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Rethinking Germany’s social progressiveness.

February 2, 2010

My personal view of Germany as a socially progressive beacon in central Europe was rocked recently by an article in the NY Times, “The Female Factor – In Germany a tradition falls and women rise,” in which the reporter explores the links between women, tradition and the economy in modern day educational policies.

Germany’s half-day school system has survived 250 years of social upheavals (including feudalism, Hitler’s mother cult, the women’s movement and reunification), by and large thanks to traditional expectations of women that follow the maxim “Kinder, Kueche, Kirche” (children, kitchen, church).  Today, mothers who choose to enroll their children in afternoon classes and daycare in order to keep full-time hours at work can face harsh criticism from the neighborhood moms.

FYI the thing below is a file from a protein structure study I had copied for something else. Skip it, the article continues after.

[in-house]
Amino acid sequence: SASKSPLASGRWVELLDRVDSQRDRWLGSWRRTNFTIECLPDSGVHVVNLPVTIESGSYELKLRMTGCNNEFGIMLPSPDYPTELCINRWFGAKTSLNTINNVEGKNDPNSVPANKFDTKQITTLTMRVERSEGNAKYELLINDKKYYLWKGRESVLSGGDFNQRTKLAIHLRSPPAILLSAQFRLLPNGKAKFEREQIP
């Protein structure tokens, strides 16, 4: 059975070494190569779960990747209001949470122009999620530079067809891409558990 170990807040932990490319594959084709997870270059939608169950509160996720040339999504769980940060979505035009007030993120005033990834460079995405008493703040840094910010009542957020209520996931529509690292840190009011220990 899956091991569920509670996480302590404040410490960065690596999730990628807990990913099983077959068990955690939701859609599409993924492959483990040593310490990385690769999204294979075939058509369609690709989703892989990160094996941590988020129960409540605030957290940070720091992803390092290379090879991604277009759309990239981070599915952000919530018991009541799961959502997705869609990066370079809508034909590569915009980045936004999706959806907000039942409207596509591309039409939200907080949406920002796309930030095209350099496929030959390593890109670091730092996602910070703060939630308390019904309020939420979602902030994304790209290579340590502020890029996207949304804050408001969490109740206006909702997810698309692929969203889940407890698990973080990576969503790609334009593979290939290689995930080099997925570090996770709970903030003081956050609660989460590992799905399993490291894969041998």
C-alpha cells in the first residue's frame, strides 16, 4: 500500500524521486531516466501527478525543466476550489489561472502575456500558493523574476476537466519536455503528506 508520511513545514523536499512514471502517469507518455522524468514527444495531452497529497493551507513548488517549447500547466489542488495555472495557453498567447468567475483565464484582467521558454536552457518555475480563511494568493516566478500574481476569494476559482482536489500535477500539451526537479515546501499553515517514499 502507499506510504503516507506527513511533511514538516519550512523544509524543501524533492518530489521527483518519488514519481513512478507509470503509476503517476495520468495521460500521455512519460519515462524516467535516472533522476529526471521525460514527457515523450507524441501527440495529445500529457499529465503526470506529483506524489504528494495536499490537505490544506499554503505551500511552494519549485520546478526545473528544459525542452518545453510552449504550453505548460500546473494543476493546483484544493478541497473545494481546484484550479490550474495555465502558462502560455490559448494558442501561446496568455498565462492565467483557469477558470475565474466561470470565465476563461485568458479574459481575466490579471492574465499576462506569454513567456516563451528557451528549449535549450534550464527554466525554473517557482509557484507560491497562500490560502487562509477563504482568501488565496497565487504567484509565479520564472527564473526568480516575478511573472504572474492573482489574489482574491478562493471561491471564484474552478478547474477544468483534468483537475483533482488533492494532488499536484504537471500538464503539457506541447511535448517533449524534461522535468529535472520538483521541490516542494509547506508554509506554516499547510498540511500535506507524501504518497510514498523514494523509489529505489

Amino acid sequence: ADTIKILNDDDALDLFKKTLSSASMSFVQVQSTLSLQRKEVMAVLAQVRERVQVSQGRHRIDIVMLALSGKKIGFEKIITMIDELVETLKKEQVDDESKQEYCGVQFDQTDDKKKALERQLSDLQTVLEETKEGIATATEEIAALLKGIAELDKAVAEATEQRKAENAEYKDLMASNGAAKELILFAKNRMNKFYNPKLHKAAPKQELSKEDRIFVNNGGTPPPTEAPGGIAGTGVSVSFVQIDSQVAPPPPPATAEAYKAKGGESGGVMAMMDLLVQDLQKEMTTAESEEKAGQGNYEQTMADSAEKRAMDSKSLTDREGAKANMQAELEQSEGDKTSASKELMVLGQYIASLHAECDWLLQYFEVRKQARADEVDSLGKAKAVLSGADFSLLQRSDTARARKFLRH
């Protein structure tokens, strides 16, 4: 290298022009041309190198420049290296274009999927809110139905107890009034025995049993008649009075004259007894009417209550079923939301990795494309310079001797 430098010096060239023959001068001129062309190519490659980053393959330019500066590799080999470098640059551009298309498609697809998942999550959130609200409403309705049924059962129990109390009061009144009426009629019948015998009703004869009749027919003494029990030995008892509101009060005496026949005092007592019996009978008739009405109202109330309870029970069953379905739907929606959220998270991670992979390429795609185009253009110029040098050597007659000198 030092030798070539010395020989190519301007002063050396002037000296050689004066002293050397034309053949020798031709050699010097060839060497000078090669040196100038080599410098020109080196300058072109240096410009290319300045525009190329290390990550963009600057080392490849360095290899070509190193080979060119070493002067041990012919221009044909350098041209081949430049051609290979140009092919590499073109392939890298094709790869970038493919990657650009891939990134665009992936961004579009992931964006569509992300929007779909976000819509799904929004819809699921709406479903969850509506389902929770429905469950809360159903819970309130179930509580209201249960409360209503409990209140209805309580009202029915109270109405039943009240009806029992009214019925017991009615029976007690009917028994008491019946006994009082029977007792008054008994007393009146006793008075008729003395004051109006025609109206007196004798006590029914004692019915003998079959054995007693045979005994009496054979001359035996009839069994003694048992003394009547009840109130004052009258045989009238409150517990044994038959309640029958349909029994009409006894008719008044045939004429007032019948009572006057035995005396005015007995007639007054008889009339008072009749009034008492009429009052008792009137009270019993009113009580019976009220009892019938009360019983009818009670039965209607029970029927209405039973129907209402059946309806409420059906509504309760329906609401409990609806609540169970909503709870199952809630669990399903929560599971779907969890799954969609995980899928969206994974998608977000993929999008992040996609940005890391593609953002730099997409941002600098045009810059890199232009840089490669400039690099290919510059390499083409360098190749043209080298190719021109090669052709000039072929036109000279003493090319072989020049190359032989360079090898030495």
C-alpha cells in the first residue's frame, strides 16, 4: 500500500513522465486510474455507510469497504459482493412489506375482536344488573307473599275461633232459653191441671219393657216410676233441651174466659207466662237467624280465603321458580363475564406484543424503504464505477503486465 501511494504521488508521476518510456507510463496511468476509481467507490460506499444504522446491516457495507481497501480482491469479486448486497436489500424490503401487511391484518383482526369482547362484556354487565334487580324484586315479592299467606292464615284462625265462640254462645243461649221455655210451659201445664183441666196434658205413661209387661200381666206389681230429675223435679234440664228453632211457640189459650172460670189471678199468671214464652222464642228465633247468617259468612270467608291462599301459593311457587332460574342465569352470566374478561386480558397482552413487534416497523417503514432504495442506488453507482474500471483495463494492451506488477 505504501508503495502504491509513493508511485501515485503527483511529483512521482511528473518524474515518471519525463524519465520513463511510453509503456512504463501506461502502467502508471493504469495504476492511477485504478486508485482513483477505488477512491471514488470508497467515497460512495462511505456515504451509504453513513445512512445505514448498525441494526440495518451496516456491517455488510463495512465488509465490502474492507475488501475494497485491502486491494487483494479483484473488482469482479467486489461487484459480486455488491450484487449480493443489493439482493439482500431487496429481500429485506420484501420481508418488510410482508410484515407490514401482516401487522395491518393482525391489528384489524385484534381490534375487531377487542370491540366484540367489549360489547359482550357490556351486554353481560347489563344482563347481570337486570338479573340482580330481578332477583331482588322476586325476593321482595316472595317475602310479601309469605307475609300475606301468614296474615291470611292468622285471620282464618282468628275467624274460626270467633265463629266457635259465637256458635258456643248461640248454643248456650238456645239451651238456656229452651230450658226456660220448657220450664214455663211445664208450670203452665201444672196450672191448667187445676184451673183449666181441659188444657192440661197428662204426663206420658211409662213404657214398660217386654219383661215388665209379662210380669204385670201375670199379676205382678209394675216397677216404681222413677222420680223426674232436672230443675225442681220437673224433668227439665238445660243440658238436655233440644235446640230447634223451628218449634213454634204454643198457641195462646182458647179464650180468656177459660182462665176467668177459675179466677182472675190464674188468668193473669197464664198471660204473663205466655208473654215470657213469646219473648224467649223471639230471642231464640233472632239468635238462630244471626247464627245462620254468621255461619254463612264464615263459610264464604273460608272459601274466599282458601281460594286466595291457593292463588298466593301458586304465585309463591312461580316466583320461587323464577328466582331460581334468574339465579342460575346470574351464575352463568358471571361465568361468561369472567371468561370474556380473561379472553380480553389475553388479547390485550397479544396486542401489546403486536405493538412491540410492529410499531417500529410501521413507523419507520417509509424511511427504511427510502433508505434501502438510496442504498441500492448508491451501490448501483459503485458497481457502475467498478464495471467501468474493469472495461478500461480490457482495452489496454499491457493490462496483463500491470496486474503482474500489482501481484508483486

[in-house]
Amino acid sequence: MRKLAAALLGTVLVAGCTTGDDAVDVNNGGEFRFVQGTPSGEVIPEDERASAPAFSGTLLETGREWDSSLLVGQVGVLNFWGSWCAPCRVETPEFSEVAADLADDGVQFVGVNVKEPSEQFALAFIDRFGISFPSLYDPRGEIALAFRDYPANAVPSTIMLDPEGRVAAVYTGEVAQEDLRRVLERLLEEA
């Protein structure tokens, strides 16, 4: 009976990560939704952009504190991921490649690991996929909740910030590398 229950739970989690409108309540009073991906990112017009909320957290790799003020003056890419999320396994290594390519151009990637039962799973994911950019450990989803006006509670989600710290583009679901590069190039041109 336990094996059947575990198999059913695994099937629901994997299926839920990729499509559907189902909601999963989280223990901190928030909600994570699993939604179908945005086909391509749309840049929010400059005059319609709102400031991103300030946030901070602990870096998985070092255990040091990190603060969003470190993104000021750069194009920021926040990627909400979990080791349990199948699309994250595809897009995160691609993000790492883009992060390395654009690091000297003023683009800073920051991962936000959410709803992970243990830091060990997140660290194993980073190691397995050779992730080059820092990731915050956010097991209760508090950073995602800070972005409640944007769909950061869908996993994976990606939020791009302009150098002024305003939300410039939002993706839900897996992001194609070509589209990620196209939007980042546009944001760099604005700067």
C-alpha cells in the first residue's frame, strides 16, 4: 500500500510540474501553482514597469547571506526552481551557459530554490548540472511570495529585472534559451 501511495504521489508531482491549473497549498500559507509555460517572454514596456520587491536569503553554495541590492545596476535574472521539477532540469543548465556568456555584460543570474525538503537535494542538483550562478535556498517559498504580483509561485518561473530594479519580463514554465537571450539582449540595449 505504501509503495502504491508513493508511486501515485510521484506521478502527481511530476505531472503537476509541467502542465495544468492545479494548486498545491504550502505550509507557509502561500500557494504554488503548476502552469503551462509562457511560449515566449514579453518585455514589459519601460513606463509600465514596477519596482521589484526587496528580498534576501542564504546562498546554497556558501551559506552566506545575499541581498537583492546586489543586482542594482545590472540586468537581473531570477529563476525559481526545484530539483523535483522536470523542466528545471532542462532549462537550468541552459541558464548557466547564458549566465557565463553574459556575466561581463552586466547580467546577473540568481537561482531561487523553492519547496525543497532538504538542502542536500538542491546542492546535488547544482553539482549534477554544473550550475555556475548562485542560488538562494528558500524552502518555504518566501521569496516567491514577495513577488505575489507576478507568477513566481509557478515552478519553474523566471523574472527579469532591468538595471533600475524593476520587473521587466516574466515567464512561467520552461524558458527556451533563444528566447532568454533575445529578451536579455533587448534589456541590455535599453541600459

Government subsidies for afternoon teaching and care programs hopes to improve childhood education while so-called ‘parent money’ (high-paying paternity and maternity leave for couples who both take time off from their careers for newborn children) encourages both parents to juggle children and a career.  The article notes that women often have to decide between the two if they wish to advance in German society, leading to more than half of female university graduates sitting out of the workforce.  Even Chancellor Angela Merkel, arguable one of the most powerful women in Europe, has reached the heights she has without children.

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